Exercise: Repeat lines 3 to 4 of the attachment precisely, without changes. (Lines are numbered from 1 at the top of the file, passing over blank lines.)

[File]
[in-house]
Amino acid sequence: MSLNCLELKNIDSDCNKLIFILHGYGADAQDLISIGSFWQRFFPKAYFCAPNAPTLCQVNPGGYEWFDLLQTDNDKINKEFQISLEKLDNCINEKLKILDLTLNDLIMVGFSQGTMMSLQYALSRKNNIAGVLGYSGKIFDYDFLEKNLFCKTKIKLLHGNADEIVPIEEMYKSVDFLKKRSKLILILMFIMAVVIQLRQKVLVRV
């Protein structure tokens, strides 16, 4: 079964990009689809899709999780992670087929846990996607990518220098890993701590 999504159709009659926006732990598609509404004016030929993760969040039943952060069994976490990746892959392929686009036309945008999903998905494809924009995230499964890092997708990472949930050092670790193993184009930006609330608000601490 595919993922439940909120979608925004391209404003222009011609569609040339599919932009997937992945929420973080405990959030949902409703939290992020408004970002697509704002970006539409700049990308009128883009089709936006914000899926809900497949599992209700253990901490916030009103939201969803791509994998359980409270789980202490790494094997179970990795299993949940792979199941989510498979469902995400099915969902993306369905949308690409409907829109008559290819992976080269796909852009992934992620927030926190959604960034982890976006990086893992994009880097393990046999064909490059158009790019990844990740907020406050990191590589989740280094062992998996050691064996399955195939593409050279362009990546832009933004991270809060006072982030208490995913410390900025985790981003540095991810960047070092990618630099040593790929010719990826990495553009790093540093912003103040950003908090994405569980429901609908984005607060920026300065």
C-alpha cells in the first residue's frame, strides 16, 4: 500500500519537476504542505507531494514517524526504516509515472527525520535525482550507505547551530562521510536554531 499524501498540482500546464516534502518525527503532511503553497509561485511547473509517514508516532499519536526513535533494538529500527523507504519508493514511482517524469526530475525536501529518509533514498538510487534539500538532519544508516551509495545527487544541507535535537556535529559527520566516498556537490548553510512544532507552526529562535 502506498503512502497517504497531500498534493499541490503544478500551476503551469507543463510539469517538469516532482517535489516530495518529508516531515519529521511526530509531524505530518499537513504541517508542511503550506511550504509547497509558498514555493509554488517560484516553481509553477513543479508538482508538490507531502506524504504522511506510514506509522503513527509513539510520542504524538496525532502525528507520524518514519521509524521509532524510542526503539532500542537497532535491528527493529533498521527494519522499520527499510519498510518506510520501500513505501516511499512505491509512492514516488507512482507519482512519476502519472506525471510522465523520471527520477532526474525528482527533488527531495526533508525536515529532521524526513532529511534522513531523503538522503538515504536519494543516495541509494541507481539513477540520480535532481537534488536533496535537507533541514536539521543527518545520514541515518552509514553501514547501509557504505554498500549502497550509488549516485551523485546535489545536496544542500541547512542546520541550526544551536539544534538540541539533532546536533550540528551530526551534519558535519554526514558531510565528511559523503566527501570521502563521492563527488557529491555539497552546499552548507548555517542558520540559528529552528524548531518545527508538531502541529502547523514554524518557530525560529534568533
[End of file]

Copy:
């Protein structure tokens, strides 16, 4: 079964990009689809899709999780992670087929846990996607990518220098890993701590 999504159709009659926006732990598609509404004016030929993760969040039943952060069994976490990746892959392929686009036309945008999903998905494809924009995230499964890092997708990472949930050092670790193993184009930006609330608000601490 595919993922439940909120979608925004391209404003222009011609569609040339599919932009997937992945929420973080405990959030949902409703939290992020408004970002697509704002970006539409700049990308009128883009089709936006914000899926809900497949599992209700253990901490916030009103939201969803791509994998359980409270789980202490790494094997179970990795299993949940792979199941989510498979469902995400099915969902993306369905949308690409409907829109008559290819992976080269796909852009992934992620927030926190959604960034982890976006990086893992994009880097393990046999064909490059158009790019990844990740907020406050990191590589989740280094062992998996050691064996399955195939593409050279362009990546832009933004991270809060006072982030208490995913410390900025985790981003540095991810960047070092990618630099040593790929010719990826990495553009790093540093912003103040950003908090994405569980429901609908984005607060920026300065």
C-alpha cells in the first residue's frame, strides 16, 4: 500500500519537476504542505507531494514517524526504516509515472527525520535525482550507505547551530562521510536554531 499524501498540482500546464516534502518525527503532511503553497509561485511547473509517514508516532499519536526513535533494538529500527523507504519508493514511482517524469526530475525536501529518509533514498538510487534539500538532519544508516551509495545527487544541507535535537556535529559527520566516498556537490548553510512544532507552526529562535 502506498503512502497517504497531500498534493499541490503544478500551476503551469507543463510539469517538469516532482517535489516530495518529508516531515519529521511526530509531524505530518499537513504541517508542511503550506511550504509547497509558498514555493509554488517560484516553481509553477513543479508538482508538490507531502506524504504522511506510514506509522503513527509513539510520542504524538496525532502525528507520524518514519521509524521509532524510542526503539532500542537497532535491528527493529533498521527494519522499520527499510519498510518506510520501500513505501516511499512505491509512492514516488507512482507519482512519476502519472506525471510522465523520471527520477532526474525528482527533488527531495526533508525536515529532521524526513532529511534522513531523503538522503538515504536519494543516495541509494541507481539513477540520480535532481537534488536533496535537507533541514536539521543527518545520514541515518552509514553501514547501509557504505554498500549502497550509488549516485551523485546535489545536496544542500541547512542546520541550526544551536539544534538540541539533532546536533550540528551530526551534519558535519554526514558531510565528511559523503566527501570521502563521492563527488557529491555539497552546499552548507548555517542558520540559528529552528524548531518545527508538531502541529502547523514554524518557530525560529534568533